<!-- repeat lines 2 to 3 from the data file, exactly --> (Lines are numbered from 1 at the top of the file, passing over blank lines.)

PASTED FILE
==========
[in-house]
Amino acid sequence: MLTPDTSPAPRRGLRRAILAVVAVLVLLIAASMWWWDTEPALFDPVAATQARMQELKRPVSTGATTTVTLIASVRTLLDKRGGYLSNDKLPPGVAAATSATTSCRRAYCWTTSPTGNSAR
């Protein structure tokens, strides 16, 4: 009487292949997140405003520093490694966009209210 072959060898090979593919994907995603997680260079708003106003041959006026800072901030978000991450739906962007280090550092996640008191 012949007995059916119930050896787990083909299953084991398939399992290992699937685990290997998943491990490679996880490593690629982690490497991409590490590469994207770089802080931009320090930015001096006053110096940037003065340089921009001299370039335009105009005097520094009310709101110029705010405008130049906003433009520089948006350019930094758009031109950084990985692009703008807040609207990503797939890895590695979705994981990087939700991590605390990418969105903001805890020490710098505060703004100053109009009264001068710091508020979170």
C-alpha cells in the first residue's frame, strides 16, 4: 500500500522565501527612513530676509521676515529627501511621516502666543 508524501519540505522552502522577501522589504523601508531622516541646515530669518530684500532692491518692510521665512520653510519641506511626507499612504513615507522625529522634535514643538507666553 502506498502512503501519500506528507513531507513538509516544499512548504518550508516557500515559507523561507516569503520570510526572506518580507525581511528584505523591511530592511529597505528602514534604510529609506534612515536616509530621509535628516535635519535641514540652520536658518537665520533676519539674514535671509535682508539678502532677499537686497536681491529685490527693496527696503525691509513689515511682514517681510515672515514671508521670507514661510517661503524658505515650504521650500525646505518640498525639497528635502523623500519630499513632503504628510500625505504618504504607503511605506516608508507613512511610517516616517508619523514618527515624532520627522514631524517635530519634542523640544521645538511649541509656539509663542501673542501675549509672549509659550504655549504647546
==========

Amino acid sequence: MLTPDTSPAPRRGLRRAILAVVAVLVLLIAASMWWWDTEPALFDPVAATQARMQELKRPVSTGATTTVTLIASVRTLLDKRGGYLSNDKLPPGVAAATSATTSCRRAYCWTTSPTGNSAR
């Protein structure tokens, strides 16, 4: 009487292949997140405003520093490694966009209210 072959060898090979593919994907995603997680260079708003106003041959006026800072901030978000991450739906962007280090550092996640008191 012949007995059916119930050896787990083909299953084991398939399992290992699937685990290997998943491990490679996880490593690629982690490497991409590490590469994207770089802080931009320090930015001096006053110096940037003065340089921009001299370039335009105009005097520094009310709101110029705010405008130049906003433009520089948006350019930094758009031109950084990985692009703008807040609207990503797939890895590695979705994981990087939700991590605390990418969105903001805890020490710098505060703004100053109009009264001068710091508020979170």